When most people think of Washington state, they immediately think of Seattle. So if I asked you to describe the climate and terrain of Washington, you’d probably answer something along the lines of “rainy, grey, misty,” etc… And you’d be right — if we’re talking about western Washington. IF, however, you head east and cross over the Cascade mountain range, something magical happens. The other side of the state is drenched in sunshine! And we all know what sunshine means… wine! (Okay, sunshine means a lot of things, but to my one-track mind, it means a great climate for vineyards.)
Last weekend I had the opportunity to attend a Northwest wines tour, and our first stop was Paterson, a tiny town located on the banks of the Columbia River in southeast Washington. Why Paterson? It’s home to Columbia Crest Estates Vineyard, one of the Northwest’s largest wineries and possibly one of the most well-known wineries in the nation.
Similar to the line of thinking that “Washington = Seattle = rain,” many people look at a widely distributed, large label wine like Columbia Crest and think “Large label = cheap = bad wine.” I am here to tell everyone that it is just not true. Sure, it’s an affordable label, but the idea that a budget-friendly wine must be low quality is a fallacy.
My wine-loving group toured the entire Columbia Crest facilities along with their vineyards in the Horse Heaven Hills (in my opinion, the prettiest name for an AVA!). We were guided by Columbia Crest’s head winemaker, the charismatic Juan Muñoz Oca, whose passion for the craft of winemaking is apparent. Juan gained viticulture experience at wineries in Argentina and Spain before moving all the way to Washington to work at Columbia Crest. He’s a long way from home, but who can blame him? The vineyards are gorgeous and have a very special characteristic: they are approximately the same latitude as France’s famed Bordeaux and Burgundy regions. This similarity grants many winemaking opportunities other AVAs don’t have; Columbia Valley vineyards are able to produce wines that have the structure of famed European wines. This opens many doors for winemakers in this region.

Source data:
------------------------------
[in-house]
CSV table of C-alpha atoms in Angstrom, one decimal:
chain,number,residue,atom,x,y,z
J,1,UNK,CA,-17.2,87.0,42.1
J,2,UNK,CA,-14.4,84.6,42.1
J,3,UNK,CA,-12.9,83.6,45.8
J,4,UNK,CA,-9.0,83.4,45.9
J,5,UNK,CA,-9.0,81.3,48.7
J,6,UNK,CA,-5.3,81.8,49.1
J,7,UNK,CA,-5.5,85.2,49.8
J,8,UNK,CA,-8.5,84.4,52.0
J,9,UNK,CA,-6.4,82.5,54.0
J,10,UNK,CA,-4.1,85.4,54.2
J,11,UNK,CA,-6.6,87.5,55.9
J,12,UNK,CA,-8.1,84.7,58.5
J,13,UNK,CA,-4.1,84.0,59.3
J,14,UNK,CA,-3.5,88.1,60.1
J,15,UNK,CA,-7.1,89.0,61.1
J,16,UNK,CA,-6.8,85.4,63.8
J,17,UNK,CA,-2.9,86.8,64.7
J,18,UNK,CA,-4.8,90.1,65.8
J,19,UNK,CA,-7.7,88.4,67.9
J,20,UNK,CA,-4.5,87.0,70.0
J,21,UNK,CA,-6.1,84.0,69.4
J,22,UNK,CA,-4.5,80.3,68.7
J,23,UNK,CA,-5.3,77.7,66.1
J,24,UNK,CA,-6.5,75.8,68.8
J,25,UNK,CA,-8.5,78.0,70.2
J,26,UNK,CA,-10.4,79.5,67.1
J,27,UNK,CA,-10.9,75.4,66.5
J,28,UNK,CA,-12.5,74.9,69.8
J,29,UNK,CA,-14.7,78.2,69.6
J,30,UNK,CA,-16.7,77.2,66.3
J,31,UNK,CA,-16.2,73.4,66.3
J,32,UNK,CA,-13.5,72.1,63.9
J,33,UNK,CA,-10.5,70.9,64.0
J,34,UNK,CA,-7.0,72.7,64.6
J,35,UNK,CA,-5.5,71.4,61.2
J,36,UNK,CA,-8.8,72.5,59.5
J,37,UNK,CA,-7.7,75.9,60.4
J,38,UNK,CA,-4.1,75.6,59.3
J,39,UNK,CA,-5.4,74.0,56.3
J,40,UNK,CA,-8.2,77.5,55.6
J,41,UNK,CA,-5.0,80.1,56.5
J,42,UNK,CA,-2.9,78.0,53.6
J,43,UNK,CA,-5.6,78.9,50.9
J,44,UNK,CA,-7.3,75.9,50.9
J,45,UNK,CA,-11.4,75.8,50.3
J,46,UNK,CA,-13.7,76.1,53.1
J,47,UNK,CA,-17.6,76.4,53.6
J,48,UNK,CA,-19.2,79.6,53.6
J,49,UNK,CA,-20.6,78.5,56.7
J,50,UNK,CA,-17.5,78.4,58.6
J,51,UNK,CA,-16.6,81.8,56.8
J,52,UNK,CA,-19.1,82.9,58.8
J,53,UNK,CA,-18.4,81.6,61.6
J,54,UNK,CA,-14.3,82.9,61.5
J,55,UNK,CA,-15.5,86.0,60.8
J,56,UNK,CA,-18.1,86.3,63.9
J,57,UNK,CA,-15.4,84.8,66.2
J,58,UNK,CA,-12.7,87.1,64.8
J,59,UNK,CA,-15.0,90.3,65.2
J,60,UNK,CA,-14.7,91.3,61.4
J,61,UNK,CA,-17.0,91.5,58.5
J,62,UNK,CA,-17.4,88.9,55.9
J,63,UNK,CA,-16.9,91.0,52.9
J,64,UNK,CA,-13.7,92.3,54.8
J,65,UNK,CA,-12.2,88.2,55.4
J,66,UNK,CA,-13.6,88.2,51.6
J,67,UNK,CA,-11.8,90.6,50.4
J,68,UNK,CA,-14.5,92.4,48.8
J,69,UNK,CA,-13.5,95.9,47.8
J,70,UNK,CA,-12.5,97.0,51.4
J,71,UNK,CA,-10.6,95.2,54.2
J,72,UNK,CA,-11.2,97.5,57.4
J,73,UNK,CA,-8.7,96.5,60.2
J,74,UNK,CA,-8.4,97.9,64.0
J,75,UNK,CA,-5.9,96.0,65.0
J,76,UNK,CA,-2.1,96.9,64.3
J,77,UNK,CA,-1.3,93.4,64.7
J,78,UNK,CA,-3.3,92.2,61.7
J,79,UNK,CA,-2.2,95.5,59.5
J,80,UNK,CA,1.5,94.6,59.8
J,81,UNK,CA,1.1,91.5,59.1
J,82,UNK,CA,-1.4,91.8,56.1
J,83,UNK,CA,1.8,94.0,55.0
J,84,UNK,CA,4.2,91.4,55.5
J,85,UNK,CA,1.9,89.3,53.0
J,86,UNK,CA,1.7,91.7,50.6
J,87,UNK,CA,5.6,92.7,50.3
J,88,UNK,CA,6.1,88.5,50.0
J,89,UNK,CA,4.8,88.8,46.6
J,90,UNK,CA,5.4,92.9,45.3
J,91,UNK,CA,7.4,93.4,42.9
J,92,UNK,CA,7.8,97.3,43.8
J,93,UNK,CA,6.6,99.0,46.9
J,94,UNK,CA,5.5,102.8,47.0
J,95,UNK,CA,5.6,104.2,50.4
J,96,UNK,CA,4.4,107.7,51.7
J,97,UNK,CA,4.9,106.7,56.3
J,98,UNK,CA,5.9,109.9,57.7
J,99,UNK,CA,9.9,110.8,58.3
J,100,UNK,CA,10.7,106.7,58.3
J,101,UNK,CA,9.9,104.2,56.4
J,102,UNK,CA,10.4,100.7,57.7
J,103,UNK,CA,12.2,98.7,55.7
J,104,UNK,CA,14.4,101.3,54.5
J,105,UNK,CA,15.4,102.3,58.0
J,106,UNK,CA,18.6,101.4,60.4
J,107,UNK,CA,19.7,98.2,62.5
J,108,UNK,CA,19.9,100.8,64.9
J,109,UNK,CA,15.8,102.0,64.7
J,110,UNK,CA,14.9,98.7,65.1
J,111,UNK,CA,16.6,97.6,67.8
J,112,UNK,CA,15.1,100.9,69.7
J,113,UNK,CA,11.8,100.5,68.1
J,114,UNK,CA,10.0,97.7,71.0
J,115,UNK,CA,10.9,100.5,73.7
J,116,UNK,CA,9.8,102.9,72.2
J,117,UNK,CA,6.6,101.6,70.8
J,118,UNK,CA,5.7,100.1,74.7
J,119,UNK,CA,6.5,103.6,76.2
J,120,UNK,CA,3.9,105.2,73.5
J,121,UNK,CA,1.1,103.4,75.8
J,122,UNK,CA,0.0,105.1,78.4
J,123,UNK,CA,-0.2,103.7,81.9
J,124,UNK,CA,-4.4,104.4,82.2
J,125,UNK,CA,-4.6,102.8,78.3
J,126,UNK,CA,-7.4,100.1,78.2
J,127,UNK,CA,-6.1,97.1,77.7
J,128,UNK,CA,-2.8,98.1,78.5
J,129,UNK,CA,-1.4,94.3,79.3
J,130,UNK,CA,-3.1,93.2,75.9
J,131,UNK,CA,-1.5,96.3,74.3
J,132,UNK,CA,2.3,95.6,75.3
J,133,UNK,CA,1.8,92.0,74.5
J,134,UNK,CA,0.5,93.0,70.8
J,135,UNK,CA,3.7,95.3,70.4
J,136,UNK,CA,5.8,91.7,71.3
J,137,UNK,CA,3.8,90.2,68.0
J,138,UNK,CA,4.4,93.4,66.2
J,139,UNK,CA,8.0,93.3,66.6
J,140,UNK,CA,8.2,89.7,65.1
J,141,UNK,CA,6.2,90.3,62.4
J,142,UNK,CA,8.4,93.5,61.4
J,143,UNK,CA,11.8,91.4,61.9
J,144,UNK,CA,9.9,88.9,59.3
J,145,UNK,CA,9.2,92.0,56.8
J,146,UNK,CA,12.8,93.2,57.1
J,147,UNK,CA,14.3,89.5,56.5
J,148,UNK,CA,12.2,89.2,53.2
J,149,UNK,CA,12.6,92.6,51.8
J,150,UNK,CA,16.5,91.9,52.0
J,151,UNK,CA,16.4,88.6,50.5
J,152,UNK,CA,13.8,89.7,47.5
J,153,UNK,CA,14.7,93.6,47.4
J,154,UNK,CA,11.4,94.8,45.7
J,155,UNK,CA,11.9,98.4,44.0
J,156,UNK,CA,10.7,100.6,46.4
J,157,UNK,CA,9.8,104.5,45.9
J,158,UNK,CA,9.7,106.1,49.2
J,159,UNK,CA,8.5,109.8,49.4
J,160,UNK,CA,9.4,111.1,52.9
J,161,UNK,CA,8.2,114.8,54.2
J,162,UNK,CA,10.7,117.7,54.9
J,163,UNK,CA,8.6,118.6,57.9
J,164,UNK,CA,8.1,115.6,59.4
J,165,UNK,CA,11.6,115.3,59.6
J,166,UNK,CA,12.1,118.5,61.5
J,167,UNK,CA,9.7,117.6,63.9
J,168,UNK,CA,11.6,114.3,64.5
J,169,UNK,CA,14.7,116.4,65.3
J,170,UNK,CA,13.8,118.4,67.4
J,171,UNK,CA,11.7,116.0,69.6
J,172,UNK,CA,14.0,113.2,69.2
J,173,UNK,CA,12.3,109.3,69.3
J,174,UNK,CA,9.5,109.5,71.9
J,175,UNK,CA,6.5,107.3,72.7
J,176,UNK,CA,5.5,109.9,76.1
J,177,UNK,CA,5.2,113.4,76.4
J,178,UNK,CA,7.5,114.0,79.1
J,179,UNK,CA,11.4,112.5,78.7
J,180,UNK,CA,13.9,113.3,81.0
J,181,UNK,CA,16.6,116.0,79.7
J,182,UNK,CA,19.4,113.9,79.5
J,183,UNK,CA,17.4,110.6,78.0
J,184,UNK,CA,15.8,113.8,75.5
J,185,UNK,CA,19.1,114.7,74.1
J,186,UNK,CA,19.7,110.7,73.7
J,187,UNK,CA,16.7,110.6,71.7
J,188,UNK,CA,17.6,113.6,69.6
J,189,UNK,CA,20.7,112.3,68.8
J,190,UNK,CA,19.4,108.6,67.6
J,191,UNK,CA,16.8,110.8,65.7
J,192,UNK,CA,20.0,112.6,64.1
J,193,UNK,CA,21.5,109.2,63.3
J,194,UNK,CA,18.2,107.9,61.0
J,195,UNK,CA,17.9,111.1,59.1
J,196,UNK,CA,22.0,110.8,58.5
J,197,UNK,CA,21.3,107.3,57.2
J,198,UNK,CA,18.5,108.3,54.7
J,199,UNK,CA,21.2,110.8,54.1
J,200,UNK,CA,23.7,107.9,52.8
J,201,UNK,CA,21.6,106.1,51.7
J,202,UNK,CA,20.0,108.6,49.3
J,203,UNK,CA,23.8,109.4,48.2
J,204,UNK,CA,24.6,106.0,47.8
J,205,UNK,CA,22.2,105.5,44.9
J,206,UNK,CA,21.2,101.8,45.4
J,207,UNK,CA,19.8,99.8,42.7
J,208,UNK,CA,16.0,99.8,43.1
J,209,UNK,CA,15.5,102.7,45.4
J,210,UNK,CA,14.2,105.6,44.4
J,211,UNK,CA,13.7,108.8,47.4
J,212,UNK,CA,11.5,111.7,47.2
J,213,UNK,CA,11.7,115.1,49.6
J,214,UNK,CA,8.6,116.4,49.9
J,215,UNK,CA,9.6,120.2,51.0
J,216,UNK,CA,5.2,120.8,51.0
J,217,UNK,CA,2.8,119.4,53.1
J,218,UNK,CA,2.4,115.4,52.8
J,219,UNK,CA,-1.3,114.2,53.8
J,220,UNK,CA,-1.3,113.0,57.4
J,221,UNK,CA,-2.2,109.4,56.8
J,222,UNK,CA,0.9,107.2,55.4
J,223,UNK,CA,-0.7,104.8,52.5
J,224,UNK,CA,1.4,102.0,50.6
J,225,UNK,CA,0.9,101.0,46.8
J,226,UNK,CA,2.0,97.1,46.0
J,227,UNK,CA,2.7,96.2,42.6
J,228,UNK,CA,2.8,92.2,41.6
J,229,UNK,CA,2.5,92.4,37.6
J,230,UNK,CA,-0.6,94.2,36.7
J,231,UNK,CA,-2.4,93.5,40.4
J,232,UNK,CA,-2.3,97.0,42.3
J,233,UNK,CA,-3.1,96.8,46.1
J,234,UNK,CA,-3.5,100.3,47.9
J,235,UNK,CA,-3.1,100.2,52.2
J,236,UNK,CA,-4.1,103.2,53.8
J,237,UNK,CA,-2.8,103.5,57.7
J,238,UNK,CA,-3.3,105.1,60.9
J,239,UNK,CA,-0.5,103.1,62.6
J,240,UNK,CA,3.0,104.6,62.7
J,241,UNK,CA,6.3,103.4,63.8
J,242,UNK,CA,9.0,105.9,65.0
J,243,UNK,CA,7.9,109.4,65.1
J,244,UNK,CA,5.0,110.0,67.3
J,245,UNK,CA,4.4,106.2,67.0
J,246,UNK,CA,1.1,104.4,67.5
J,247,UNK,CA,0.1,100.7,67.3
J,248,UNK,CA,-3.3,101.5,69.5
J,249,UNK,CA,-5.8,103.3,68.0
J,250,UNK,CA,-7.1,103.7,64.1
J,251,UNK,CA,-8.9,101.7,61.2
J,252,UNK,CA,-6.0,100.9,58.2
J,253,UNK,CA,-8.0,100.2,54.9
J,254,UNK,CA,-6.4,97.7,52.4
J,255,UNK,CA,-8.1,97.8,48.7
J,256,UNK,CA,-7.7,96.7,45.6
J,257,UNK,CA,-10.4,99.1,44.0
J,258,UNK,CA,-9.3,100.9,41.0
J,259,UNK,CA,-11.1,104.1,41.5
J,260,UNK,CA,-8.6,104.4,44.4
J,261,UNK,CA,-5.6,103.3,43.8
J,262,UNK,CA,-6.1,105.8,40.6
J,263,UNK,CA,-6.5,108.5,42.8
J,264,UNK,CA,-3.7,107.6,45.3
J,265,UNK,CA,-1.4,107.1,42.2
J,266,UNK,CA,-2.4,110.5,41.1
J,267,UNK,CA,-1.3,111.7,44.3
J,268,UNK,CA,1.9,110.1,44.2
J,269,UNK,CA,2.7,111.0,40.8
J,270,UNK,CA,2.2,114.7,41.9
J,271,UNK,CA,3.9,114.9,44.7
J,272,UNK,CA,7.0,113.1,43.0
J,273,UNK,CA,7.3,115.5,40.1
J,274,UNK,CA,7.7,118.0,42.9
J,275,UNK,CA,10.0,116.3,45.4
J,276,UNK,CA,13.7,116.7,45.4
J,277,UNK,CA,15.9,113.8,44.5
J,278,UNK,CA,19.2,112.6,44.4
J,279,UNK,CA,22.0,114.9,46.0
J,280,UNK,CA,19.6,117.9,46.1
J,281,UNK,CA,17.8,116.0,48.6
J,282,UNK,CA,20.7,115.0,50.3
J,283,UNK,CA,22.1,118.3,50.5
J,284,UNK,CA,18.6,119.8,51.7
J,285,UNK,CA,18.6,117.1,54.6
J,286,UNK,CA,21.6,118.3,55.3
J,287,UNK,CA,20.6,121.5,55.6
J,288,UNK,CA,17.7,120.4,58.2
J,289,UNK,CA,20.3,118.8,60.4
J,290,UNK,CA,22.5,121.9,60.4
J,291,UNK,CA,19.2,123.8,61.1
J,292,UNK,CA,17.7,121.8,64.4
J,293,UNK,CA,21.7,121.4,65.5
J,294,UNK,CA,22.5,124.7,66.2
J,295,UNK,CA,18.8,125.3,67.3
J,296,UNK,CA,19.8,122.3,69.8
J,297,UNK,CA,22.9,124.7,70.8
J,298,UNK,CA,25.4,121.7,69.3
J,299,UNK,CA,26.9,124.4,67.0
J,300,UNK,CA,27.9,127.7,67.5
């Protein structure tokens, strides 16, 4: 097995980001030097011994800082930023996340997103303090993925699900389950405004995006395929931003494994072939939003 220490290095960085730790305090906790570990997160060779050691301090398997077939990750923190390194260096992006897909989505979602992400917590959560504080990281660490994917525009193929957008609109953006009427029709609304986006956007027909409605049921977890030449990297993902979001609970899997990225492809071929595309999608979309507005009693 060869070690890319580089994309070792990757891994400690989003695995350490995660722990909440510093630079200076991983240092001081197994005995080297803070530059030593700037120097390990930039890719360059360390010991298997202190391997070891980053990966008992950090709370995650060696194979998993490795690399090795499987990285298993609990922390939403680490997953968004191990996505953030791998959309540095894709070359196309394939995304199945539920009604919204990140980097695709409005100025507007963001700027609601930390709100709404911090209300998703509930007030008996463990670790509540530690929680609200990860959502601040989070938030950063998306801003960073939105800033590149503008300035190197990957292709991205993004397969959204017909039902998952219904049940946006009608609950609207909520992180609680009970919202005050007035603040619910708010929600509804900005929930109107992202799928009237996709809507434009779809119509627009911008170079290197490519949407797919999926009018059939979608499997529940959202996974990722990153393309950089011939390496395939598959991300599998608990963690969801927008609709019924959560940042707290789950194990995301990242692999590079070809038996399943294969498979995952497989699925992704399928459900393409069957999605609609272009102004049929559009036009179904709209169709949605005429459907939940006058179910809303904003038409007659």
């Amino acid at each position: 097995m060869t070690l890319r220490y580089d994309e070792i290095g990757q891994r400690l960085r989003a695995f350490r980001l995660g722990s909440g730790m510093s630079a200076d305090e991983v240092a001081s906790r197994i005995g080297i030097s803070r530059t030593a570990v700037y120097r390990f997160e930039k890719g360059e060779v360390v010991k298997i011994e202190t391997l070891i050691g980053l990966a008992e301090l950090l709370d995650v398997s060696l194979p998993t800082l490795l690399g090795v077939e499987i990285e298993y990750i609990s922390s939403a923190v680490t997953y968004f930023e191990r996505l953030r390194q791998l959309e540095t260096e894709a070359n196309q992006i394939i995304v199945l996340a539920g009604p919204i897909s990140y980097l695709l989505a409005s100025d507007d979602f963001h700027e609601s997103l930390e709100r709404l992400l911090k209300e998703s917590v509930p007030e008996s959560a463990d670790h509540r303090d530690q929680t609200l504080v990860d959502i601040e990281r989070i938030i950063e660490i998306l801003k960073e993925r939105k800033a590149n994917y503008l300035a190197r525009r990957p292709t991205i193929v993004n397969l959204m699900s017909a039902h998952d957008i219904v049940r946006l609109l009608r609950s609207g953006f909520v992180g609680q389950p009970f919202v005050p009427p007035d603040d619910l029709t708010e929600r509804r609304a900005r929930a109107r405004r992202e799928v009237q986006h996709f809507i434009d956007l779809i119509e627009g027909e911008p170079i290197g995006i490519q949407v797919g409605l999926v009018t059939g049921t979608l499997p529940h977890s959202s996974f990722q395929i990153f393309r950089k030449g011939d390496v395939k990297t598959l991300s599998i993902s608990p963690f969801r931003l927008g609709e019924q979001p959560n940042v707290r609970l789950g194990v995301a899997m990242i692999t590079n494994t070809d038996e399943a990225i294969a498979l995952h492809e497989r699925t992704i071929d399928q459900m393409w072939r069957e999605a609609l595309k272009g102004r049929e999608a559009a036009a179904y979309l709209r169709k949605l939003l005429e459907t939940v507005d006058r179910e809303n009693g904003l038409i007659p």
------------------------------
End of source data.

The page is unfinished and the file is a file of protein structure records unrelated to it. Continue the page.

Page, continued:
Also, not to start something, California winemakers, but…Washington grapes are treated to long, warm days and cold nights, balancing out the acids and sugars within the grapes during their ripening process. Meaning Washington’s wines are generally more balanced than a bottle you’d produce in the famous Napa Valley. What now?
Though working at Columbia Crest hardly resembles helping out in his grandfather’s cellars, Juan still employs the same respect for his grapes and the winemaking process that he started out with. All barrels are hand stirred and carefully tended to every day by his employees, giving small batch attention to a large batch winery. This process and care is evident in the final product. How do I know this? The proof is in the pudding. I tasted an extreme amount of wine. Sometimes, I just dream of tables and tables of wine glasses, full of delicious wine for me to drink. That day in Paterson, my dreams came true.
My personal recommendations? Honestly, anything in Columbia Crest’s H3 tier is going to be a fantastic value. I have never had a bottle I didn’t like. Especially the Cabernet Sauvignon. If you are feeling a bit more luxurious, the Walter Clore red blend from their Reserve is excellent.
See for yourself! Pack a picnic and visit the beautiful estate for a tour and tasting (for maximum sunshine, I recommend any time during the lovely spring or summer). Weekday self-guided tours are available from 10 a.m. to 4:30 p.m., and on weekends guided tours occur at 11 a.m., 1 p.m., 2:30 p.m. and 4 p.m. Paterson is a bit of a haul, but you can easily make a Washington roadtrip weekend out of it and visit many of the other wineries in the Tri-Cities area. Coming from afar? The SeaTac airport offers daily flights to Pasco on Horizon Air, a good jumping-off point for a weekend of wine and relaxation.